This article provides a historico-philosophical profile of late-medieval nominalism. It shows how nominalism placed limitations on the use of logic and natural reason in academic theology. In the first part, the historical meaning and use of the notions ‘moderni’ and ‘nominales’ are explored. In the second part, the methodology of the ‘moderni’ and ‘nominales’ is investigated, showing how nominalist understanding of logic and natural reason led to a separation of philosophy and theology. Three examples are discussed, taken from commentaries on (...) the Sentences. As these examples show, according to a number of ‘moderni’ and ‘nominales’ , logic and natural reason are not able to exclude all ambiguities and heresies from theological discourse. Thus logic loses its privileged function in theology as arbiter of true reasoning, clearing the way for the rules of traditional and ordinary speech, the ‘vulgus modus loquendi’. Only when logic and reason deal with the natural aspects of creation, do they remain authoritative. When applied to the divine, however, they may easily lead to heresy and error. (shrink)
Die metaphysische Spekulation über die Natur der Ideen gilt als eines der wichtigsten philosophischen Themen bis weit ins 20. Jahrhundert hinein. Im Nachdenken über die Ideen hat die Metaphysik versucht, die unveränderlichen Prinzipien zu entdecken, die die Wirklichkeit ordnen und ihren intelligiblen Charakter erklären und begründen. Die Frage nach den Ideen liegt somit an der Basis des metaphysischen Denkens überhaupt, das nach der klassischen Bestimmung des Aristoteles als Wissenschaft von den Prinzipien und Ursachen des Seienden als solchen verstanden werden kann.
Marsilius of Inghen’s Commentary on the Sentences evinces the history of Scholasticism between Ockham and Luther. The part edited here discusses the Trinity revealing new evidence on the debates among Realists and Nominalists at the Universities of Paris and Heidelberg.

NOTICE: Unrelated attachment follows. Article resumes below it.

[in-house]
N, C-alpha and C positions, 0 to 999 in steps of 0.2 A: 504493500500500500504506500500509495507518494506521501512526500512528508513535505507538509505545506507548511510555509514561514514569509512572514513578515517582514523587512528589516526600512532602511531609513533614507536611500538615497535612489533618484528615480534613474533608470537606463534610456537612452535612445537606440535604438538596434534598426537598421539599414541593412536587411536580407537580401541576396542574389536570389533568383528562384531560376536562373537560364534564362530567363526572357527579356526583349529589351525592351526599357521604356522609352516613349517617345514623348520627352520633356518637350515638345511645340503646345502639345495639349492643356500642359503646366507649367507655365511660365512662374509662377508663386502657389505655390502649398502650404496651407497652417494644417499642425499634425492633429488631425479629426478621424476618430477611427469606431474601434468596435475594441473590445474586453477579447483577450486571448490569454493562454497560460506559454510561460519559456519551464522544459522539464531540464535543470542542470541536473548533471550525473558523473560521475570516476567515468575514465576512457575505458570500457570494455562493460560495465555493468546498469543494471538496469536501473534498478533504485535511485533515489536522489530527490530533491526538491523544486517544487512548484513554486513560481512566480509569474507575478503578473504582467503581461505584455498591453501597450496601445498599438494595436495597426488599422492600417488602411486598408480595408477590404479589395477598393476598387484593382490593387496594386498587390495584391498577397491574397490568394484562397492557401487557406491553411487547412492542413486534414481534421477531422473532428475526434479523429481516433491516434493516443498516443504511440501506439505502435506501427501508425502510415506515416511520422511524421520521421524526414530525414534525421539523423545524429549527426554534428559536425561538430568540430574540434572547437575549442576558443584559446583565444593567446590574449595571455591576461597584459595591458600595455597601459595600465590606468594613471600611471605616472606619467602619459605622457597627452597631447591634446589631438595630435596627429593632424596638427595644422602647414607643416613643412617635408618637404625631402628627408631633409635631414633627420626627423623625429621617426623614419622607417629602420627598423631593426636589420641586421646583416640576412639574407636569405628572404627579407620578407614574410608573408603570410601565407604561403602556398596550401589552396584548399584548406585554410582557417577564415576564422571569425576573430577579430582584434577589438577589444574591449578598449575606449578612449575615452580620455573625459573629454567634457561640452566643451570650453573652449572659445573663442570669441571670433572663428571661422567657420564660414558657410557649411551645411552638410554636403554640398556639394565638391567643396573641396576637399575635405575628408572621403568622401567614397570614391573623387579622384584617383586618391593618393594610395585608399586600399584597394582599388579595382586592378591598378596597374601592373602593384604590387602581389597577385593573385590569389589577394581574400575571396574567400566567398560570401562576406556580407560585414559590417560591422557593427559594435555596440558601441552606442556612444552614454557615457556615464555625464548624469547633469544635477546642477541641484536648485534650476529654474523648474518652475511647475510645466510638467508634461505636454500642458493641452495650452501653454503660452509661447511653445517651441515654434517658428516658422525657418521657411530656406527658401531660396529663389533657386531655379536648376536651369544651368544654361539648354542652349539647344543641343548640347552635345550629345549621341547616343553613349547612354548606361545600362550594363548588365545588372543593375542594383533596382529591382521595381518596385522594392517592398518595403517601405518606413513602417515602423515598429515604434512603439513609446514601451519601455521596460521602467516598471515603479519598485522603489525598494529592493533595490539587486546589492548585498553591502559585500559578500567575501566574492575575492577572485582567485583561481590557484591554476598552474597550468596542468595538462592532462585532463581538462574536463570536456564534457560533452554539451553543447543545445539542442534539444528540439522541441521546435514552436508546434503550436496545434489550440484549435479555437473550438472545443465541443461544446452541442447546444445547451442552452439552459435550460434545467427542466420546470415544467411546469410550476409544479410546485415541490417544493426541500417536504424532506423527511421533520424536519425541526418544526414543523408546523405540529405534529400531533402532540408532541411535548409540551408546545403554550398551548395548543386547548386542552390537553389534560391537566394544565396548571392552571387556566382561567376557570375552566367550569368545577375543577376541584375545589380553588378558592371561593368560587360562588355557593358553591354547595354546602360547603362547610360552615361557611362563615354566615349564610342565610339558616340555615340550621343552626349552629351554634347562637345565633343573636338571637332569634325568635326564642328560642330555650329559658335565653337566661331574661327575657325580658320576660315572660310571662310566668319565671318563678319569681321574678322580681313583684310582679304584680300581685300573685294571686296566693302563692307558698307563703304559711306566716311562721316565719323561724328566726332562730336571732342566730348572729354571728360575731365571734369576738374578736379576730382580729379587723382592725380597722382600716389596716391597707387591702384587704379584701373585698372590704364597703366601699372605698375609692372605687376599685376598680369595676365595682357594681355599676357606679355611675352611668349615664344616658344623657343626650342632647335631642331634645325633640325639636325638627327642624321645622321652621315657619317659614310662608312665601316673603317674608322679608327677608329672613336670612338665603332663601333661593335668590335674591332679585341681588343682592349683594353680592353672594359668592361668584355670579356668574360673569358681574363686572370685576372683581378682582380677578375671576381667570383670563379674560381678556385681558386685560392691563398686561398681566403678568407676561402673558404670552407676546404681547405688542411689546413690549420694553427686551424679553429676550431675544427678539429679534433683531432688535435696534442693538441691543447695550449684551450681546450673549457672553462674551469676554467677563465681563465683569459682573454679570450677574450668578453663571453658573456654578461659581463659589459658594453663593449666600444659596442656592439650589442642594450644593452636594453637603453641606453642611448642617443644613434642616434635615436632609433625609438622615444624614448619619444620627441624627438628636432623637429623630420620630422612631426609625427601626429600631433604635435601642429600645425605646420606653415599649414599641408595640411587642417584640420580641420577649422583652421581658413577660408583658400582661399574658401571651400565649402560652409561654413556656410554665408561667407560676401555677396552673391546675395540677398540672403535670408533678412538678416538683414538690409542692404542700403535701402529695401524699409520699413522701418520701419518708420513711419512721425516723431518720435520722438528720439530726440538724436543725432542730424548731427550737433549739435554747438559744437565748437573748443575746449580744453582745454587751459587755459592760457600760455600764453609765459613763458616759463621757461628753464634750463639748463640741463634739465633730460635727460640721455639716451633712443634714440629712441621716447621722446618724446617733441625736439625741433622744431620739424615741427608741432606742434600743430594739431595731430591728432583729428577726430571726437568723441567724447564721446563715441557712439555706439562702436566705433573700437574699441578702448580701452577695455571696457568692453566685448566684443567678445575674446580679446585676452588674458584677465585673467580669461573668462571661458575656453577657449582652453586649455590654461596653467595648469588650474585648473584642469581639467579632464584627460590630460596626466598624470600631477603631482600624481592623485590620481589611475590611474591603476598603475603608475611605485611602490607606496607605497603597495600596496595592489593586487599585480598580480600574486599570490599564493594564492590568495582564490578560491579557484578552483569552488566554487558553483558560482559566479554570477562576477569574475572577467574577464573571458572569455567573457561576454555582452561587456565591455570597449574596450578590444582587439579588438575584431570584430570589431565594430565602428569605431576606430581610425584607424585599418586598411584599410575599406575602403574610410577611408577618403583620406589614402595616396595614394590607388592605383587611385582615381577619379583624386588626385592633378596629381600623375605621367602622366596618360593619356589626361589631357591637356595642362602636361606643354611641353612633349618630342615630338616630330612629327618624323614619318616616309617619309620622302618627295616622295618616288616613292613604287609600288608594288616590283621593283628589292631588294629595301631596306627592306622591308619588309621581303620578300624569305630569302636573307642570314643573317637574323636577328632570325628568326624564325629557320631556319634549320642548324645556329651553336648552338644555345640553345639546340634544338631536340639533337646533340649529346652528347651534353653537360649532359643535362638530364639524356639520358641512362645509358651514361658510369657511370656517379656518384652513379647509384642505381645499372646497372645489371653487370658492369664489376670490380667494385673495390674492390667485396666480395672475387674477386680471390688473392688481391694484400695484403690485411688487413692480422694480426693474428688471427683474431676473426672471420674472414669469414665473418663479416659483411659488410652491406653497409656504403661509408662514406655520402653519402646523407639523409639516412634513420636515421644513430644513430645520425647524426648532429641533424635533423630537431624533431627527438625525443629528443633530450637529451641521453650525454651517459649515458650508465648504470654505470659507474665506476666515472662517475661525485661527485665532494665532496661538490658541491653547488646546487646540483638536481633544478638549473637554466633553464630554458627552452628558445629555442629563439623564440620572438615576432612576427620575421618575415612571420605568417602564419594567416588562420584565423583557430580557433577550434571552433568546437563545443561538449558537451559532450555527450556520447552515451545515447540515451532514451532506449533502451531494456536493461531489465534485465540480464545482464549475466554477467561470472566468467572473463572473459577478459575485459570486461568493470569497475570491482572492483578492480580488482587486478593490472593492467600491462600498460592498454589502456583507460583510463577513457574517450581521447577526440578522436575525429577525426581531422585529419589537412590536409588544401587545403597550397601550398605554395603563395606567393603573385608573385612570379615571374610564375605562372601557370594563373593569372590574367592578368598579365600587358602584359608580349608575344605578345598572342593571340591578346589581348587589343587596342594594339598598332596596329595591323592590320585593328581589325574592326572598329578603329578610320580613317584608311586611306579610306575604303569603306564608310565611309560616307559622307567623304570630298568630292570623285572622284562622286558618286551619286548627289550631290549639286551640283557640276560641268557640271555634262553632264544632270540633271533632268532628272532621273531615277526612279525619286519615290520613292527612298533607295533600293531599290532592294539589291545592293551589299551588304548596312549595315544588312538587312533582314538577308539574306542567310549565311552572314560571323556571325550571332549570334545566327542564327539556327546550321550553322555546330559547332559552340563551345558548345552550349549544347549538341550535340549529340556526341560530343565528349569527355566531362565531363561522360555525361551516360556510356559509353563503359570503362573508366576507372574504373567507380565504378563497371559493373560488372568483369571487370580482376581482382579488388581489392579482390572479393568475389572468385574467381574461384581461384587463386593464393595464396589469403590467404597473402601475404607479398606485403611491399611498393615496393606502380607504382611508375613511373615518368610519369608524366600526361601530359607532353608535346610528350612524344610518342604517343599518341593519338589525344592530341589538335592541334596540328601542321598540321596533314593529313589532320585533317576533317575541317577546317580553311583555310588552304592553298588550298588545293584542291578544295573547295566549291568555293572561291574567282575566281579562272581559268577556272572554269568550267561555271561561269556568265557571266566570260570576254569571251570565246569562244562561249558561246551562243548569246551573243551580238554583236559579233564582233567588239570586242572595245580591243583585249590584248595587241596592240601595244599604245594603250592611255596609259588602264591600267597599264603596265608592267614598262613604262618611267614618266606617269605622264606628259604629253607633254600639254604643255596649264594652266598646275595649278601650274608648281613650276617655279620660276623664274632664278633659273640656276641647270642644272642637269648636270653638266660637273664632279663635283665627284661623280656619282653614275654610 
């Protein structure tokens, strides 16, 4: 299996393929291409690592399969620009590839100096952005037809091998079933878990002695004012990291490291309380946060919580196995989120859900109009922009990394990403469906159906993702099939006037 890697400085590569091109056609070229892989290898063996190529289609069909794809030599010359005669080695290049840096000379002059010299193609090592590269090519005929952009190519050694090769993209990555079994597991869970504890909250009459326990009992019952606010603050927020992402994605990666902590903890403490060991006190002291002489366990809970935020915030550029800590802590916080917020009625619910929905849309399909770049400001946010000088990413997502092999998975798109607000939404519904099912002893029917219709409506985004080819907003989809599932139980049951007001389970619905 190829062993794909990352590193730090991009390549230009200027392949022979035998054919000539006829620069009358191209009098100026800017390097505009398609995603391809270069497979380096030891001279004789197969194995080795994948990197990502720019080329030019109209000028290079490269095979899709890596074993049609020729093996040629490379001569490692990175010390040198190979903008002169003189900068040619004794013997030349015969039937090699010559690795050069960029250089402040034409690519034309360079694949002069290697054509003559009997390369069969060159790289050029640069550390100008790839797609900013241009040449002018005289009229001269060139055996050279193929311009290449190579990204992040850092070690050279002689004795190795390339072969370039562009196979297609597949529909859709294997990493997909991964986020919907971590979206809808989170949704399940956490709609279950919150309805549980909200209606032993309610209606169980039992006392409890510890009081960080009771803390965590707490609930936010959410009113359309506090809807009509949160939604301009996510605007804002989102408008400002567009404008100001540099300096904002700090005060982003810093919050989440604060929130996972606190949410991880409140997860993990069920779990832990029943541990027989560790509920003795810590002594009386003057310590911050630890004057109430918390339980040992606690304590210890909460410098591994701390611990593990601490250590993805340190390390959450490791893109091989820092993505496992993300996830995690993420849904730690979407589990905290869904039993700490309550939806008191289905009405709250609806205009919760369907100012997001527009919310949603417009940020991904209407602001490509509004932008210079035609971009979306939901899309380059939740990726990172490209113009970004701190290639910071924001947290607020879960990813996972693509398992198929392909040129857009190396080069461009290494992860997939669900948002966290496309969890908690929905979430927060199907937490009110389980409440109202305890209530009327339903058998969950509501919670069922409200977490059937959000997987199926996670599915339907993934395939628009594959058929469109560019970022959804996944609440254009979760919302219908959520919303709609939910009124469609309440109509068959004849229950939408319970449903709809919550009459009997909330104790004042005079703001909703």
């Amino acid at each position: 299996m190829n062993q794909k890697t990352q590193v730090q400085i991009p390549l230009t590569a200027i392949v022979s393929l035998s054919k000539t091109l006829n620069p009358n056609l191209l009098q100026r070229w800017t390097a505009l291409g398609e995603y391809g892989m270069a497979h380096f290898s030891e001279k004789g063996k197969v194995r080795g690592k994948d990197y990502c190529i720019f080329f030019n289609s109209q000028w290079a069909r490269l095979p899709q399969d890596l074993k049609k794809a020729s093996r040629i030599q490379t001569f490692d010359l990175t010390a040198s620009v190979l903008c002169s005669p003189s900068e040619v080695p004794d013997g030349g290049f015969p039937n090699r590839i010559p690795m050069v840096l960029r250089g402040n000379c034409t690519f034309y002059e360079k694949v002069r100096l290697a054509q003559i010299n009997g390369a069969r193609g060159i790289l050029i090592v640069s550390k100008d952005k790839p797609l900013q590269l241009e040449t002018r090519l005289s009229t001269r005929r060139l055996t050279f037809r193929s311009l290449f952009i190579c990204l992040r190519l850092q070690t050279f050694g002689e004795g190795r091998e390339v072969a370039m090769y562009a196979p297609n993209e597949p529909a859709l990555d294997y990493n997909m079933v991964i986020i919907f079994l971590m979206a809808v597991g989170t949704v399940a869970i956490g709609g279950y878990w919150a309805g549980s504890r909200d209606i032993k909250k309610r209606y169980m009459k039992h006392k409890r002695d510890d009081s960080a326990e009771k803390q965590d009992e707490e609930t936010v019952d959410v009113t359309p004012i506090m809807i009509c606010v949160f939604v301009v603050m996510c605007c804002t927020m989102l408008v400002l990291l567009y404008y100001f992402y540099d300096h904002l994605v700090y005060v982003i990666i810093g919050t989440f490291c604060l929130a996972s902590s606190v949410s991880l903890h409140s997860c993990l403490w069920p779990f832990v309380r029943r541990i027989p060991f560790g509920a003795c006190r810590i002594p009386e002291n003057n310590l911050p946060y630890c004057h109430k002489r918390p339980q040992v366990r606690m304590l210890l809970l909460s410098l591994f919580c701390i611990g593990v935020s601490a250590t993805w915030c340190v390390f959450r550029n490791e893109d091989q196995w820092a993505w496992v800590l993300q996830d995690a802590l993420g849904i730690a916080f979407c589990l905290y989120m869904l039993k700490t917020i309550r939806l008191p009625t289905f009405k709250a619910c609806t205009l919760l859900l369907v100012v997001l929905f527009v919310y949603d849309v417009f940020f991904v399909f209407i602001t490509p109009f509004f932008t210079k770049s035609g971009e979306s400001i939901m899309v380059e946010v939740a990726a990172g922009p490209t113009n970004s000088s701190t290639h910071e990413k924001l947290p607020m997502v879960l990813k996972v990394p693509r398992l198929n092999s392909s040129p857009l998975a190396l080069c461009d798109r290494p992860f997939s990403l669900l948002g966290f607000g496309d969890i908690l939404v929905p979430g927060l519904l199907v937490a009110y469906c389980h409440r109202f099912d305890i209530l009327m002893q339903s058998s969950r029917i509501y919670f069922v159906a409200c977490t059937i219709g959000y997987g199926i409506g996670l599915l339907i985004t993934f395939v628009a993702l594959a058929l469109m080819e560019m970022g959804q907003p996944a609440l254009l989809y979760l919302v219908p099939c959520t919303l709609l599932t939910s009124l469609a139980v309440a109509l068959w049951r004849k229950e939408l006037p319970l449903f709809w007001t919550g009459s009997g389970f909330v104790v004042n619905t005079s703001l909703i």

This paper gives an account of the debate between F.A. Hayek and J.M. Keynes in the 1930s written for the general public. The purpose of this is twofold. First, to provide the general reader with a narrative of what happened, … More ›.
It is a curious thing about the philosophy of mind, that it includes surprisingly little about minds. In an average anthology on the subject, or a book like Ryle's, one finds discussions of thinking, imagining, believing, willing, remembering, and so on, but not of minds. It seems to be assumed that investigating these topics is investigating minds; but whether that is true is not itself made a topic for investigation.
The following are not among the least puzzling remarks in Wittgenstein's Philosophical Investigations : 572. Expectation is, grammatically, a state; like: being of an opinion, hoping for something, knowing something, being able to do something. But in order to understand the grammar of these states it is necessary to ask: ‘What counts as a criterion for anyone's being in such a state?’ 573.… What, in particular cases, do we regard as criteria for someone's being of such and such an opinion? (...) When do we say: he reached this opinion at that time? When he has altered his opinion? And so on. The picture which the answers to these questions give us shews what gets treated grammatically as a state here. (shrink)